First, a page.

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Race initiative

A proposed ballot initiative that would bar the state from classifying people by race is backed by nearly half of California voters, but most also say they don't know much about it, a new poll says.

Conservatives champion the "Racial Privacy Initiative" as a step toward a colorblind society. Liberals blast it as an attempt to undermine anti-discrimination laws.

The poll, released yesterday by the Field Institute, is the first independent poll on the initiative, which could be on the ballot as early as November.

Of the 546 likely voters who were polled, barely a quarter said they had heard of the initiative.

Still, 48 percent of those polled said they supported it and 34 percent said they opposed it, with 18 percent undecided. The poll had a 4.5 percent margin of error.

Reno's silence

Florida gubernatorial candidate Janet Reno doesn't change her message when she appears before foreign journalists - she dodges the hard questions just as she does when she is before a troop of U.S. reporters.

In Whistler, British Columbia, for a two-day law-enforcement conference on terrorism and technology, President Clinton's attorney general refused to answer questions about September 11, according to a report in the Vancouver Province.

In an interview that was "tightly controlled," Miss Reno "would not talk about the political outcome of the September 11 attacks, including whether people arrested and held in detention are being treated fairly. She also wouldn't comment about issues that would lead her into criticism of the government of U.S. President George W. Bush."

She did say that she fears a "cyberspace Pearl Harbor unless action is taken quickly to protect vital technologies that are vulnerable to a growing threat of cyberterrorism."

Miss Reno was criticized during her March political trek through Florida for dodging questions about September 11 and other issues. Apparently, she is still "on message" when it comes to the press north of the border.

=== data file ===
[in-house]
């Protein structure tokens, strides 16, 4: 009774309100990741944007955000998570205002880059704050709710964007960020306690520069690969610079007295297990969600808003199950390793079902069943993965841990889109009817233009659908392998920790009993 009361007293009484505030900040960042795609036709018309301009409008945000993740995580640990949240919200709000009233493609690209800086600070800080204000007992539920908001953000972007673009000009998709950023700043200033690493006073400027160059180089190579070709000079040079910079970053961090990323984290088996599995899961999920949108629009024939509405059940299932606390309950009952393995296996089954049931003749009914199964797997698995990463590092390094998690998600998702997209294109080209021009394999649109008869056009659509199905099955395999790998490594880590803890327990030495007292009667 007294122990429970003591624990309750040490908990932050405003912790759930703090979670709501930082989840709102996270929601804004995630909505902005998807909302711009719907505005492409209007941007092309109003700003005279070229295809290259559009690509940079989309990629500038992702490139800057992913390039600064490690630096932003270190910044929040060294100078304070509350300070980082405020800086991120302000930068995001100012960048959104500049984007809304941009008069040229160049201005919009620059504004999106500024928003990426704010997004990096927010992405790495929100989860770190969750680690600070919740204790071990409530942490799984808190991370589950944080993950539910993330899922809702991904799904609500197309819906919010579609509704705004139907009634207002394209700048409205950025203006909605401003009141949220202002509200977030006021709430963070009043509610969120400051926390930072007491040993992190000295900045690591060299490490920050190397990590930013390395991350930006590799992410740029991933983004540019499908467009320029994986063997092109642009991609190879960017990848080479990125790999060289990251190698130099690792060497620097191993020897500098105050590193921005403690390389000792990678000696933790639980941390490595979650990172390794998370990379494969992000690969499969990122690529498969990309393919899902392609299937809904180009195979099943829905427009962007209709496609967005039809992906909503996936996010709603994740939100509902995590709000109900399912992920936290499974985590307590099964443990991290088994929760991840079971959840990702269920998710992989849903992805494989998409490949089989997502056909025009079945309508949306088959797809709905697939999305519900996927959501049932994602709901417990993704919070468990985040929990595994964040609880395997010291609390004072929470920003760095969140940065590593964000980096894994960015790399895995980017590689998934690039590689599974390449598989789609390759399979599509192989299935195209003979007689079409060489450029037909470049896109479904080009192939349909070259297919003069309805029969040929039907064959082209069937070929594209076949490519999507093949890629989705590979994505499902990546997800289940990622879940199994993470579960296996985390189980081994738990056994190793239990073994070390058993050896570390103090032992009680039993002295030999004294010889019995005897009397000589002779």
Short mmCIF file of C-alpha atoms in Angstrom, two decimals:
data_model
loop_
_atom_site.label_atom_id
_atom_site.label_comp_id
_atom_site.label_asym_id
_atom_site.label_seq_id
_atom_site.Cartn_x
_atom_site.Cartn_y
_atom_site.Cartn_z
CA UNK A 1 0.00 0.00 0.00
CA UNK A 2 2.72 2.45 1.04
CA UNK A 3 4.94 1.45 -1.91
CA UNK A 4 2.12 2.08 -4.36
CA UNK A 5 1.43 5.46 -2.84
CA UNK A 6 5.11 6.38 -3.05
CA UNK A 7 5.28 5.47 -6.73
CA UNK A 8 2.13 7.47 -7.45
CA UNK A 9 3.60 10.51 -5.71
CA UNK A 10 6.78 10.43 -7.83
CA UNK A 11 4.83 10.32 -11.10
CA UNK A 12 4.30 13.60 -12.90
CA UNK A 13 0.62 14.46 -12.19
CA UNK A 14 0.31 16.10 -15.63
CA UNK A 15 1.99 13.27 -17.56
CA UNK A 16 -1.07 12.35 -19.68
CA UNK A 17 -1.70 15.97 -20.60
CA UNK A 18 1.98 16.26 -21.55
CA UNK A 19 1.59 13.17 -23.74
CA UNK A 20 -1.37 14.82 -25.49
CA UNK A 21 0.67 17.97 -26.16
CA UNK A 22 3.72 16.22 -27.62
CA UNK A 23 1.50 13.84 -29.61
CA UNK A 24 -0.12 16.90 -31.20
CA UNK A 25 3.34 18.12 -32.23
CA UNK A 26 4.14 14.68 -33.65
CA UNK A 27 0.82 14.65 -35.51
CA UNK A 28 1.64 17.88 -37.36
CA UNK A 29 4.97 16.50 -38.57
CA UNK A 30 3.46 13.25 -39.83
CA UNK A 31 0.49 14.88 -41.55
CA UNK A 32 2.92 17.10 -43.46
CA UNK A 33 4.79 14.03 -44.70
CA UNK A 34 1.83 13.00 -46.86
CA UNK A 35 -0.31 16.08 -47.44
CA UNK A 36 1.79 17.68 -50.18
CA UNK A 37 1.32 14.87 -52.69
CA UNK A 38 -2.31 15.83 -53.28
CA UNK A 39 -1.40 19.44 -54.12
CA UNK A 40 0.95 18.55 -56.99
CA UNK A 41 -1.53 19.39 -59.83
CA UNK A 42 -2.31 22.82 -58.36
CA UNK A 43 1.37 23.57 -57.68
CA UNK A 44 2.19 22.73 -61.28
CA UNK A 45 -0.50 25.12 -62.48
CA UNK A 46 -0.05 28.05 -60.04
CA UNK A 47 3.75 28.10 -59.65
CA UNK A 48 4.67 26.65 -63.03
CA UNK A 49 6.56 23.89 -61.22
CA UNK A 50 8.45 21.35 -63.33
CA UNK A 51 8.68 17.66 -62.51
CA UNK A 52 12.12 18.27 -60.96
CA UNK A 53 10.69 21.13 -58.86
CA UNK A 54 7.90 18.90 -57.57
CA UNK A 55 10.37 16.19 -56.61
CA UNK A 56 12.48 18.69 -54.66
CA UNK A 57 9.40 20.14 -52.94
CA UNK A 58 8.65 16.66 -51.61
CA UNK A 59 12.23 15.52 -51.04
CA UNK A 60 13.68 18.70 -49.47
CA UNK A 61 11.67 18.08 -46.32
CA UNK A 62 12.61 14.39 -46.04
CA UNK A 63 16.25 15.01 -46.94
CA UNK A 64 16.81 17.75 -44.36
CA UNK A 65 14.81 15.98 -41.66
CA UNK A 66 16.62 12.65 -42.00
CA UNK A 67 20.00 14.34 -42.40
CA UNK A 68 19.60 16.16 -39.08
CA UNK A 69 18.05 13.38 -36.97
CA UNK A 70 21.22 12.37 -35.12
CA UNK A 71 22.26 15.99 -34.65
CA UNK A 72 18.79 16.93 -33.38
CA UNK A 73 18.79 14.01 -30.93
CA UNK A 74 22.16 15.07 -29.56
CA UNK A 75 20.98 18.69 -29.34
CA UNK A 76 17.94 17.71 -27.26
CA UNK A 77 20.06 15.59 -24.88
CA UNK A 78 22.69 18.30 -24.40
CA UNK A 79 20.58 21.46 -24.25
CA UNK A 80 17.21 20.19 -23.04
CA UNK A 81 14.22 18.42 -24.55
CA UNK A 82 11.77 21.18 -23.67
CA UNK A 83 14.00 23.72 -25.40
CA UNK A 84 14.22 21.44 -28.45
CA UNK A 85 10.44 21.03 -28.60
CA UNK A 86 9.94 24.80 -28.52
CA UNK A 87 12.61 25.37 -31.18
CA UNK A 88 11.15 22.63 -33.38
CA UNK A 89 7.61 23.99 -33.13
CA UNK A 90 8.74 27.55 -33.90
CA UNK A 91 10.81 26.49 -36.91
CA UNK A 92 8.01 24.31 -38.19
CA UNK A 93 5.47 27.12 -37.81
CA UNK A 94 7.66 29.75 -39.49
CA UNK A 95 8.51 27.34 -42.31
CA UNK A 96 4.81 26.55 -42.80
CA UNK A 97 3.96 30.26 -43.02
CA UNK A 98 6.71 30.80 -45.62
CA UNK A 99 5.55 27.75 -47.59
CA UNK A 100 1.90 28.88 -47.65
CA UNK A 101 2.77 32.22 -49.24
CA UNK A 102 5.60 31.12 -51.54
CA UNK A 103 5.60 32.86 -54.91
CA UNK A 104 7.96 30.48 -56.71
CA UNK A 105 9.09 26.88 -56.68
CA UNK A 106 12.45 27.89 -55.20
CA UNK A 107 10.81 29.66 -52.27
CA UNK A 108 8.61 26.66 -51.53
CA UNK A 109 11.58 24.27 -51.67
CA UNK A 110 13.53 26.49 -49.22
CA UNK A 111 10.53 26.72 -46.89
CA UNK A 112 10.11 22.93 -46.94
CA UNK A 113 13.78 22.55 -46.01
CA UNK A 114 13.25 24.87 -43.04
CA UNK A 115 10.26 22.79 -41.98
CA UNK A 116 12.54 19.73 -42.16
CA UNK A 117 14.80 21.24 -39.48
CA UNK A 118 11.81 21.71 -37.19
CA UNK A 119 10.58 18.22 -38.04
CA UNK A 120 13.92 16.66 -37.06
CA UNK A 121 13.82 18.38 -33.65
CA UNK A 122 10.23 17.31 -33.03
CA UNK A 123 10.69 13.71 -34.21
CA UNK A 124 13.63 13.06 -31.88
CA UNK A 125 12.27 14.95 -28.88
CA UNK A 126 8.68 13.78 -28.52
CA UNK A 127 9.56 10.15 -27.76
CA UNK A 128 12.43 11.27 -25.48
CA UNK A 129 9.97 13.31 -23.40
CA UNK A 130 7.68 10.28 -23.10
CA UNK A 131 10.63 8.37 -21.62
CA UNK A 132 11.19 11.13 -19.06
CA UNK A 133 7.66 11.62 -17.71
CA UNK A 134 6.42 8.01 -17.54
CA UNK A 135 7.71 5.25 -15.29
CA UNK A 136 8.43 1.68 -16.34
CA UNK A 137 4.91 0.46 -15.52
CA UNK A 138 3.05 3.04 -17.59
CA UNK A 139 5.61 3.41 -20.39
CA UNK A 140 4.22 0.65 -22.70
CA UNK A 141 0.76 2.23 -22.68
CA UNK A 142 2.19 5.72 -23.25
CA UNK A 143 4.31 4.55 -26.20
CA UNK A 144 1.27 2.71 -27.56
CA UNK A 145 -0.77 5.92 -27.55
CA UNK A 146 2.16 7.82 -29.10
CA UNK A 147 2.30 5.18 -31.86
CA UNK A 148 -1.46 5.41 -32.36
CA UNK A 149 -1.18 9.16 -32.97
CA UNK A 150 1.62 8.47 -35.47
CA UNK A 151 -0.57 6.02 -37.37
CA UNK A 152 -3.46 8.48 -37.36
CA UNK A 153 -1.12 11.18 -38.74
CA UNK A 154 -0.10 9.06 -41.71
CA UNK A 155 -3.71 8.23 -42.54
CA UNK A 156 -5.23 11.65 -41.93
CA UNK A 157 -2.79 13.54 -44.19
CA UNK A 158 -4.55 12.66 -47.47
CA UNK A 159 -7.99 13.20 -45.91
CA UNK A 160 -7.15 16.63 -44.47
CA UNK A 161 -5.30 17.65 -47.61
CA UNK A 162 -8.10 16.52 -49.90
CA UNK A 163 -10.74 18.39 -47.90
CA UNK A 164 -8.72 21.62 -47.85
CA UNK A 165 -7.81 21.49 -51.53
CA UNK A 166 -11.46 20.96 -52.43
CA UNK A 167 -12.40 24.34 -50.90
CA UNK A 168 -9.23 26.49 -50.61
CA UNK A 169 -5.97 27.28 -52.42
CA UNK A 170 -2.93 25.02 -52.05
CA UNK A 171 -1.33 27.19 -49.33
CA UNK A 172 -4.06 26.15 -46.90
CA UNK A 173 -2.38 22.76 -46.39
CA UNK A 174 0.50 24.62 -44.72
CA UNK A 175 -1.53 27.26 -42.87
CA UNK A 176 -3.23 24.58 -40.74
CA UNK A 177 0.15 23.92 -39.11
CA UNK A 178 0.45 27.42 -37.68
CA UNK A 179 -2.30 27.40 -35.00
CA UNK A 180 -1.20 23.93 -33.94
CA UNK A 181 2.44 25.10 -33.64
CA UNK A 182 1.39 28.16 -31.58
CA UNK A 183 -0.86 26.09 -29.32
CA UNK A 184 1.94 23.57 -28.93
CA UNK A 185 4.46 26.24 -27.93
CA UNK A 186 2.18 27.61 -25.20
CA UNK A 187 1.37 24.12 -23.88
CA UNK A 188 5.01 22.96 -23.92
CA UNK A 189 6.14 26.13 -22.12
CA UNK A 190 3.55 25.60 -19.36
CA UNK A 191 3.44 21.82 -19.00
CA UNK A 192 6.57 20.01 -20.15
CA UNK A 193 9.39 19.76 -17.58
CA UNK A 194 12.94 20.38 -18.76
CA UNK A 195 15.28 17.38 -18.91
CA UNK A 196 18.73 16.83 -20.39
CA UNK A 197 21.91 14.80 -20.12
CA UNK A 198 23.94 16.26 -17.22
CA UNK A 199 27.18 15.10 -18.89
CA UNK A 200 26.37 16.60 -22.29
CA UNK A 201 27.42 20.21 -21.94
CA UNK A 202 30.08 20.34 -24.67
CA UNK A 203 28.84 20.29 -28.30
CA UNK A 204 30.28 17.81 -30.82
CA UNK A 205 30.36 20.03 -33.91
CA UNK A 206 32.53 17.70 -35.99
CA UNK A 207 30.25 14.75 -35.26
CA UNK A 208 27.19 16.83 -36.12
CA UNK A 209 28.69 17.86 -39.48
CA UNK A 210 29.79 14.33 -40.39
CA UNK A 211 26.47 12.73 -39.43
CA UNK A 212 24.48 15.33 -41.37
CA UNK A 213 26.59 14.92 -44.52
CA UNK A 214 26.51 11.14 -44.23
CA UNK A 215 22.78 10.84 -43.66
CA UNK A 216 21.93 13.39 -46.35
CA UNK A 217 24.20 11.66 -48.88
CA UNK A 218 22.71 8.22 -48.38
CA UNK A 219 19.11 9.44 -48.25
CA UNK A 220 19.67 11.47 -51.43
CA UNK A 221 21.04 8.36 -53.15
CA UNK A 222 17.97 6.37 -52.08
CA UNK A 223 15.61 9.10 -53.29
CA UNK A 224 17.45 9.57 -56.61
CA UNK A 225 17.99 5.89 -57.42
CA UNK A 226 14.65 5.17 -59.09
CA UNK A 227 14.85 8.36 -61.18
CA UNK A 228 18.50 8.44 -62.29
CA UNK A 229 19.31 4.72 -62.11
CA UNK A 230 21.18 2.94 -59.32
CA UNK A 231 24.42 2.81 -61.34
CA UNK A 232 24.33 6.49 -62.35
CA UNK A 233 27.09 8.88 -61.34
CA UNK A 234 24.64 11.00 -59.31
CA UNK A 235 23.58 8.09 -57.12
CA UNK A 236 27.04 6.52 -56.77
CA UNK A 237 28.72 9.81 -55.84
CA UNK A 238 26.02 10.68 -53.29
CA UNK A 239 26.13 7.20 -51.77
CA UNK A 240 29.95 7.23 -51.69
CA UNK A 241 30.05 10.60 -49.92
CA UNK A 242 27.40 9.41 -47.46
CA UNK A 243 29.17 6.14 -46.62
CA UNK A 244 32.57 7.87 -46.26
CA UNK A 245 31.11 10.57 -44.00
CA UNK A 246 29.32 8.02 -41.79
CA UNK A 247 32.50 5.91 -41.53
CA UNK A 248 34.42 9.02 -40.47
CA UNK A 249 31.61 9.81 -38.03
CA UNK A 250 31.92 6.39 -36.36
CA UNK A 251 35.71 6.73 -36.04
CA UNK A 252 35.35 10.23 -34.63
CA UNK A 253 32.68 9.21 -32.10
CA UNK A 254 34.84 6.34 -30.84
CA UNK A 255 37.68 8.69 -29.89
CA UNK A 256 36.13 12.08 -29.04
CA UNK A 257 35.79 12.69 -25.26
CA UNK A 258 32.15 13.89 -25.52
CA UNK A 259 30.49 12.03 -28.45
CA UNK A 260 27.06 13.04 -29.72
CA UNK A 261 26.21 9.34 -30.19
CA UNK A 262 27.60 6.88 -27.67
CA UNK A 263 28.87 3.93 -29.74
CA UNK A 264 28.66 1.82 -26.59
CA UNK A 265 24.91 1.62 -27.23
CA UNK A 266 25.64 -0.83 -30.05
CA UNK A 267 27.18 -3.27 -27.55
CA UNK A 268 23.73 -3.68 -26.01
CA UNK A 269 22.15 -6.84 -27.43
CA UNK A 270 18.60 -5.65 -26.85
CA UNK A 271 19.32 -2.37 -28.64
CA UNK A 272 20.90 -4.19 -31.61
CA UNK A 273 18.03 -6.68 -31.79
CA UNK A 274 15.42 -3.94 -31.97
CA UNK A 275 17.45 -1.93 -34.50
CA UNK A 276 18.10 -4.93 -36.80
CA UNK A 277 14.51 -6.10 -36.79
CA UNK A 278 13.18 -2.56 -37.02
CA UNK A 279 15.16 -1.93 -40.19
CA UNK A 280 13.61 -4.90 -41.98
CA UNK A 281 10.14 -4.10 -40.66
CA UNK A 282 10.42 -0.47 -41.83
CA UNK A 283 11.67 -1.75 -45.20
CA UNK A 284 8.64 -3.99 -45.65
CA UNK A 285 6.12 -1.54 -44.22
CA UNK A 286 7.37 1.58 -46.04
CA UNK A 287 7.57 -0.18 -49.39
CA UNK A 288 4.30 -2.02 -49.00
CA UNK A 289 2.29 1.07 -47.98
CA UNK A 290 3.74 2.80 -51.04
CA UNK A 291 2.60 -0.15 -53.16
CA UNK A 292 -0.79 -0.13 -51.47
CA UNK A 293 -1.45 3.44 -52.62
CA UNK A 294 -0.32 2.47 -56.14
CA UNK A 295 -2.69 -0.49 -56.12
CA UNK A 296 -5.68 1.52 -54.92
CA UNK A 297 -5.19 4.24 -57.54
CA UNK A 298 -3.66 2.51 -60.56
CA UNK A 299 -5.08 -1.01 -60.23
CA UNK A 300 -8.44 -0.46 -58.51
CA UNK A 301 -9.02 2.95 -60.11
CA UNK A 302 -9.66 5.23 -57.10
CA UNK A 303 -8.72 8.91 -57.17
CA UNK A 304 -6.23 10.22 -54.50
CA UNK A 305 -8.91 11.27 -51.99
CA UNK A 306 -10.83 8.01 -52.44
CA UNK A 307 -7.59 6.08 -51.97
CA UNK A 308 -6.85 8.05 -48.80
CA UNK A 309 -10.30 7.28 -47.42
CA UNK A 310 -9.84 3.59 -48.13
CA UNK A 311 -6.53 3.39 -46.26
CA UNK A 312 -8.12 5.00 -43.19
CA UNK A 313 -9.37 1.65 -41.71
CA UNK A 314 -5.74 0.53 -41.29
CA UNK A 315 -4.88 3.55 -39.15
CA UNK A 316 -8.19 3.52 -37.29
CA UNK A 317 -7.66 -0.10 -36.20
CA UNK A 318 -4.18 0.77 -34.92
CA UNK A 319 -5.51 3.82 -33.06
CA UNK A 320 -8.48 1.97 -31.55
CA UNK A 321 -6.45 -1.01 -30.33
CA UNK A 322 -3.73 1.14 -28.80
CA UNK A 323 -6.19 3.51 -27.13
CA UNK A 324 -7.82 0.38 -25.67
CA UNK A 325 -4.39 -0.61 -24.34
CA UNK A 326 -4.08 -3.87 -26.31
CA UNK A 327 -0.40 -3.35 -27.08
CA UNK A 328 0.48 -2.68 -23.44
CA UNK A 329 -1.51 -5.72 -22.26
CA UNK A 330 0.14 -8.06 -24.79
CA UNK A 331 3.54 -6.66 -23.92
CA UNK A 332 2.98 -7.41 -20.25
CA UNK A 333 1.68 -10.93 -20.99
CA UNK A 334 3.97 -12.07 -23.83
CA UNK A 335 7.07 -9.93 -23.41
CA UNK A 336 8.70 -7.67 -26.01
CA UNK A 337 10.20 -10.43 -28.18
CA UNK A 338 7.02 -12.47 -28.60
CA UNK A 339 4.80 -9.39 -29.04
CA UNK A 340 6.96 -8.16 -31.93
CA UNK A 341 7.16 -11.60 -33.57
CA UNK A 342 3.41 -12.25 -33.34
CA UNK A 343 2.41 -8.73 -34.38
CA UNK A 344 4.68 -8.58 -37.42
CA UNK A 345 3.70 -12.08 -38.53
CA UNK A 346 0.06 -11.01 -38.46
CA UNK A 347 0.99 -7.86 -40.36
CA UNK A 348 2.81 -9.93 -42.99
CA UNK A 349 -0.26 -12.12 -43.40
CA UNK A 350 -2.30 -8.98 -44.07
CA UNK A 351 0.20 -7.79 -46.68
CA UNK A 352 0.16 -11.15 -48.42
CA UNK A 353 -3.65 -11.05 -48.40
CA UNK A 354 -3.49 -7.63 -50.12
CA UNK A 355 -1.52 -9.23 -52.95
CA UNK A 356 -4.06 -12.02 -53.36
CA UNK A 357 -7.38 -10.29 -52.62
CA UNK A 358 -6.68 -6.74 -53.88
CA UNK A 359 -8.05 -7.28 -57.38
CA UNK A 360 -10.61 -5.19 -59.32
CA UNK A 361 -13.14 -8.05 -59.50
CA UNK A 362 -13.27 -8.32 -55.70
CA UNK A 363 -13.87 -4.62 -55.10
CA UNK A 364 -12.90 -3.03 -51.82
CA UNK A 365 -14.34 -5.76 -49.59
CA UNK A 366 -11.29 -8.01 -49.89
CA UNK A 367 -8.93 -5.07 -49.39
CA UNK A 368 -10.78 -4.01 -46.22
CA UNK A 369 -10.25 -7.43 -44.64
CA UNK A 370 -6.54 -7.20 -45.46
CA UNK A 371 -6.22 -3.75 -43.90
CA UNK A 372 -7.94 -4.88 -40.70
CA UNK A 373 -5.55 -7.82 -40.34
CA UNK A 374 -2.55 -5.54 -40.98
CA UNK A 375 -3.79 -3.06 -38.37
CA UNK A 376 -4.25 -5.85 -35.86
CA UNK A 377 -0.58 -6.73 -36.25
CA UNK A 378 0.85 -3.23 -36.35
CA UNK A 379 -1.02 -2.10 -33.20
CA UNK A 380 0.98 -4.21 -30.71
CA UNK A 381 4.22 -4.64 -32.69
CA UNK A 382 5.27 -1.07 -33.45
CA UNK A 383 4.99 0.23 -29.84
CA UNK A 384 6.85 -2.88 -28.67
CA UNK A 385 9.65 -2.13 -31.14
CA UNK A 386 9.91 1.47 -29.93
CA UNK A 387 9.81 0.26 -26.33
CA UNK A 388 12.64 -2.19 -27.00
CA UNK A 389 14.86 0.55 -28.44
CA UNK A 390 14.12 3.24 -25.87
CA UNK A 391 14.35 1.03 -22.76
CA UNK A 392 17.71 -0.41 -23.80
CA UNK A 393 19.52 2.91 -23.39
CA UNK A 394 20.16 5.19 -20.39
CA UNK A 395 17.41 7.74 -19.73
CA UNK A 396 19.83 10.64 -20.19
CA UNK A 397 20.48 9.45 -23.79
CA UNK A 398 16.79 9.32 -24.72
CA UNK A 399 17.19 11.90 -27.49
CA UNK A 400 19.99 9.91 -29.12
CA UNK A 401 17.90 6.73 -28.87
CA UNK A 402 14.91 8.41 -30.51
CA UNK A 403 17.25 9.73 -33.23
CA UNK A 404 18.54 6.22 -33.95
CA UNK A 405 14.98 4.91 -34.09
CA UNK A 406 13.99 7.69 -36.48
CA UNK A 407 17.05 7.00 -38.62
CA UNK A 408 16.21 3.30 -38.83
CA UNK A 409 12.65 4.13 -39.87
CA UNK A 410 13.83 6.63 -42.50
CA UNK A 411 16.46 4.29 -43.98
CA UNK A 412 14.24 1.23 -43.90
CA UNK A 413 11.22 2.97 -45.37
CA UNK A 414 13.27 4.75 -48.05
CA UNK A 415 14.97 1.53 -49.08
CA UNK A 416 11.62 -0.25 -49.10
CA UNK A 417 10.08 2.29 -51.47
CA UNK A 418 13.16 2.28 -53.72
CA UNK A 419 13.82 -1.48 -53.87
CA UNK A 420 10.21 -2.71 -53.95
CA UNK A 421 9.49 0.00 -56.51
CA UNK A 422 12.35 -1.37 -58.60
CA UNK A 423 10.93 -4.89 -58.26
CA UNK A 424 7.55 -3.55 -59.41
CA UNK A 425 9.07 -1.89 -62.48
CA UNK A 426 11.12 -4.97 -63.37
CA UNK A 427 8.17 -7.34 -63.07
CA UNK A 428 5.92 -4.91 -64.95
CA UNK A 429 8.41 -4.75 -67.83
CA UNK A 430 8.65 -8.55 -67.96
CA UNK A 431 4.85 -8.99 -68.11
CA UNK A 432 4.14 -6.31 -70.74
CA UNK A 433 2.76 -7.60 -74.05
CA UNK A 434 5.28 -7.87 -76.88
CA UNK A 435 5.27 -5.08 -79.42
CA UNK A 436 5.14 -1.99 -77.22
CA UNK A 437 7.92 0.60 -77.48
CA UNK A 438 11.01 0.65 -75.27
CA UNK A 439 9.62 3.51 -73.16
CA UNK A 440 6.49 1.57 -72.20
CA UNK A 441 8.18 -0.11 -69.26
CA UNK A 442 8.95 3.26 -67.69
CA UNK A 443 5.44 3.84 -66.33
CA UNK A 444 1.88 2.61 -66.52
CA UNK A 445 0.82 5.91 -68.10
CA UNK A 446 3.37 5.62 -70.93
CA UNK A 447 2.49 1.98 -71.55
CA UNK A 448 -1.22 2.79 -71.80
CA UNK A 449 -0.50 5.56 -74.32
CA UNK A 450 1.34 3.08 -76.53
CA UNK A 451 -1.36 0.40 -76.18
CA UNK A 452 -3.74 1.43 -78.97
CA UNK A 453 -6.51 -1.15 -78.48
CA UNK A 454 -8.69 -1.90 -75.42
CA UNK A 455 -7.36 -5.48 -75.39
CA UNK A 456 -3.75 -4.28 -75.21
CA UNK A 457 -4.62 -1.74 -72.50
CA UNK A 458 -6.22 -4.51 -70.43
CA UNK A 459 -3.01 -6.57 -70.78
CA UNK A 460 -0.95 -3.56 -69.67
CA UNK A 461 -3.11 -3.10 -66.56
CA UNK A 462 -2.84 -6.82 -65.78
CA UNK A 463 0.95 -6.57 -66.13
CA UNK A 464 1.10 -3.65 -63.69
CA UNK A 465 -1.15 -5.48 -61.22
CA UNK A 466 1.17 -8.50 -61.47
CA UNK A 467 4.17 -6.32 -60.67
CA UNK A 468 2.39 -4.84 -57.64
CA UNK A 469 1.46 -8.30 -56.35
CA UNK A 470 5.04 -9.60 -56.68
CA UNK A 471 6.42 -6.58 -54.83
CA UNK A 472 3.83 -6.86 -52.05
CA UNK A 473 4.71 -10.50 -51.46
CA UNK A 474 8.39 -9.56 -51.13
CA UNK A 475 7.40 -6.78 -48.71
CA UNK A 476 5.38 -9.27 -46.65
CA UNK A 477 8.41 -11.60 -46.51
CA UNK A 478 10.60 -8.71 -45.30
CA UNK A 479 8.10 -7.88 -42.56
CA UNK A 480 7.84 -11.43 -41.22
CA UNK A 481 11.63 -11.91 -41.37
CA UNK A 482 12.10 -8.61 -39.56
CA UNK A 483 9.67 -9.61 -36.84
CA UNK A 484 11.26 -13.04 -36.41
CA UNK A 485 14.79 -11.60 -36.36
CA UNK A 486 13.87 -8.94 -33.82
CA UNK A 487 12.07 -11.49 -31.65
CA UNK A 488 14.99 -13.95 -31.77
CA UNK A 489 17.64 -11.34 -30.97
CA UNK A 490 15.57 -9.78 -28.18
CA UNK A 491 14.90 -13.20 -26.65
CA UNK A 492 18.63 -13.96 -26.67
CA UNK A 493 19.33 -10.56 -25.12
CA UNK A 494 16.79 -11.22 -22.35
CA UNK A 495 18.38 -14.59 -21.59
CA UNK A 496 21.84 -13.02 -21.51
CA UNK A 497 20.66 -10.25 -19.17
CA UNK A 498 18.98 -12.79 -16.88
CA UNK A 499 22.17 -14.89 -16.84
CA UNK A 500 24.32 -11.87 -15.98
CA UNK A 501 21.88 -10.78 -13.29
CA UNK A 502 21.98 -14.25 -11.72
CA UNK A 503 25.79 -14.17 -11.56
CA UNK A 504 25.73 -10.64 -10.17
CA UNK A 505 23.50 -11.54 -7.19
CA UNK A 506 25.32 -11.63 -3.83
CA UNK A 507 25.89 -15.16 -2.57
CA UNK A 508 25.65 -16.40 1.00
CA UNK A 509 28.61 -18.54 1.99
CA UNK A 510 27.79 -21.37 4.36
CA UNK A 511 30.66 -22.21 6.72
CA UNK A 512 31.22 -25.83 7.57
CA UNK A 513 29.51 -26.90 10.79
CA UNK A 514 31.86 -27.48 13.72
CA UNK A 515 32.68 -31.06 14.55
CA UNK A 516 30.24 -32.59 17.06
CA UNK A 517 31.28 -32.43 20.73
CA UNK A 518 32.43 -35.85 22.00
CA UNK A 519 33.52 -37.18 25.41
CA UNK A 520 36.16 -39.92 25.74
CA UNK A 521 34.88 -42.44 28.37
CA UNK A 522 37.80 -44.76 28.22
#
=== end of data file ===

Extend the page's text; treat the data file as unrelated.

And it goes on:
Wheels of justice

"There's a chance Peter Kirsanow will take his rightful seat at the U.S. Commission on Civil Rights before its next meeting on May 17 - but only if three federal-appeals-court judges hearing arguments [yesterday] in the case against civil-rights commissioner Victoria Wilson issue a speedy ruling," John J. Miller writes at National Review Online (www.nationalreview.com).

"There's no reason they shouldn't. Wilson's term as a Clinton appointee to the commission ended last November. She didn't serve a full six-year term on the panel because she was chosen to complete the tenure of the late Leon Higginbotham. All of Wilson's official paperwork indicated that her term would expire; when it did, President Bush named Cleveland labor lawyer Peter Kirsanow to the post," Mr. Miller noted.

"But Wilson refused to budge. Her liberal allies on the commission, including chairwoman Mary Frances Berry, backed her up. They claimed that Wilson is entitled to a full six-year term, not merely the remainder of Higginbotham's. This is a bizarre interpretation of the law, but in February a federal judge actually bought it and said that Wilson could serve until 2006.

"That decision stands a very good chance of being overturned by the three judges considering the appeal [yesterday]. Yet Wilson, who is the defendant in the case, has excellent legal representation - secured for her by taxpayer funds. The commission has intervened on her behalf and bought the services of Ted Wells, a high-priced criminal lawyer perhaps best known for defending former agriculture secretary Mike Espy. Because the federal government is suing Wilson to quit her post, it means tax dollars are paying for both the prosecution and the defense. …